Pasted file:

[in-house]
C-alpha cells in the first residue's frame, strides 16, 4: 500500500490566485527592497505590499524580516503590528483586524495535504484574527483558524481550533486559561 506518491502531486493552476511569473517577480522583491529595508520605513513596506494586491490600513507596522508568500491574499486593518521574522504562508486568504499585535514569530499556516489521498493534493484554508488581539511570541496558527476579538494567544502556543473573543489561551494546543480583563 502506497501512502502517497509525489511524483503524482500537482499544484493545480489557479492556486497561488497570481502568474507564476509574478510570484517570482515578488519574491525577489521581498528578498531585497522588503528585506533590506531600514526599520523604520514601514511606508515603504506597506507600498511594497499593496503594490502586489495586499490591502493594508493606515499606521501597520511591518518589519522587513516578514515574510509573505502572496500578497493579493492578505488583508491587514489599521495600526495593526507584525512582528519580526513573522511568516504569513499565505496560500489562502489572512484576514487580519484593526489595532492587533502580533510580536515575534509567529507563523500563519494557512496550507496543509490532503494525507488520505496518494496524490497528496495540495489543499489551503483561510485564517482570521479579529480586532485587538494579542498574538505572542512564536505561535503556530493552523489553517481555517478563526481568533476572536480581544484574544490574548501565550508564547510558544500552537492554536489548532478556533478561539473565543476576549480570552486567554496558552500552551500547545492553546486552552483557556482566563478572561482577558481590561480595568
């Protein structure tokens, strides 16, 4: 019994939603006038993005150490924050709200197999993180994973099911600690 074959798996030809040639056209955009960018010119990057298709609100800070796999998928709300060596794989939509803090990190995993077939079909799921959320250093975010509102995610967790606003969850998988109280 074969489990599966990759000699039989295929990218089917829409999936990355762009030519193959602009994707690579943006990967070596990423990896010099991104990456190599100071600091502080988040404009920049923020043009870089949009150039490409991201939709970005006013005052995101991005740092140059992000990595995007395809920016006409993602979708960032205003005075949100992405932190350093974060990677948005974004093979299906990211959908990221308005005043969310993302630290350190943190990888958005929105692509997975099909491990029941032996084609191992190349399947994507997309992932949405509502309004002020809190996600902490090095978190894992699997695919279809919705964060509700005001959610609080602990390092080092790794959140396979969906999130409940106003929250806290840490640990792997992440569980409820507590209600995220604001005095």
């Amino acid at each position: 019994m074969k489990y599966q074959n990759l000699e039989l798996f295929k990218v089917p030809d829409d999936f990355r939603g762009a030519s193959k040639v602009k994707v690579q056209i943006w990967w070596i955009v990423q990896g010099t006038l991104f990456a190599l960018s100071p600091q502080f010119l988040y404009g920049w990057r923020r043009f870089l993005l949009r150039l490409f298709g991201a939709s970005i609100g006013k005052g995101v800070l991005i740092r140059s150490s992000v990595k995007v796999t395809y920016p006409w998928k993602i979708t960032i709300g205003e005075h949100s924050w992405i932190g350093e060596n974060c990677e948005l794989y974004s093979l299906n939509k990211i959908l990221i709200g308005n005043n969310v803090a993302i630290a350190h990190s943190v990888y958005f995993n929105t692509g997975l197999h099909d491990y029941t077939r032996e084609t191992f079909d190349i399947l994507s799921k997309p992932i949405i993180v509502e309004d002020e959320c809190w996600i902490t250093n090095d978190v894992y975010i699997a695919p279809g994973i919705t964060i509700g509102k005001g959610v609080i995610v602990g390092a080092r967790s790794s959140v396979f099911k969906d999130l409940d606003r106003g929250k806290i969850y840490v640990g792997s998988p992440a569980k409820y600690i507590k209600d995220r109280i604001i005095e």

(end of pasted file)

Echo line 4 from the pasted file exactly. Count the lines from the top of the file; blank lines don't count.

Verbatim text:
């Amino acid at each position: 019994m074969k489990y599966q074959n990759l000699e039989l798996f295929k990218v089917p030809d829409d999936f990355r939603g762009a030519s193959k040639v602009k994707v690579q056209i943006w990967w070596i955009v990423q990896g010099t006038l991104f990456a190599l960018s100071p600091q502080f010119l988040y404009g920049w990057r923020r043009f870089l993005l949009r150039l490409f298709g991201a939709s970005i609100g006013k005052g995101v800070l991005i740092r140059s150490s992000v990595k995007v796999t395809y920016p006409w998928k993602i979708t960032i709300g205003e005075h949100s924050w992405i932190g350093e060596n974060c990677e948005l794989y974004s093979l299906n939509k990211i959908l990221i709200g308005n005043n969310v803090a993302i630290a350190h990190s943190v990888y958005f995993n929105t692509g997975l197999h099909d491990y029941t077939r032996e084609t191992f079909d190349i399947l994507s799921k997309p992932i949405i993180v509502e309004d002020e959320c809190w996600i902490t250093n090095d978190v894992y975010i699997a695919p279809g994973i919705t964060i509700g509102k005001g959610v609080i995610v602990g390092a080092r967790s790794s959140v396979f099911k969906d999130l409940d606003r106003g929250k806290i969850y840490v640990g792997s998988p992440a569980k409820y600690i507590k209600d995220r109280i604001i005095e």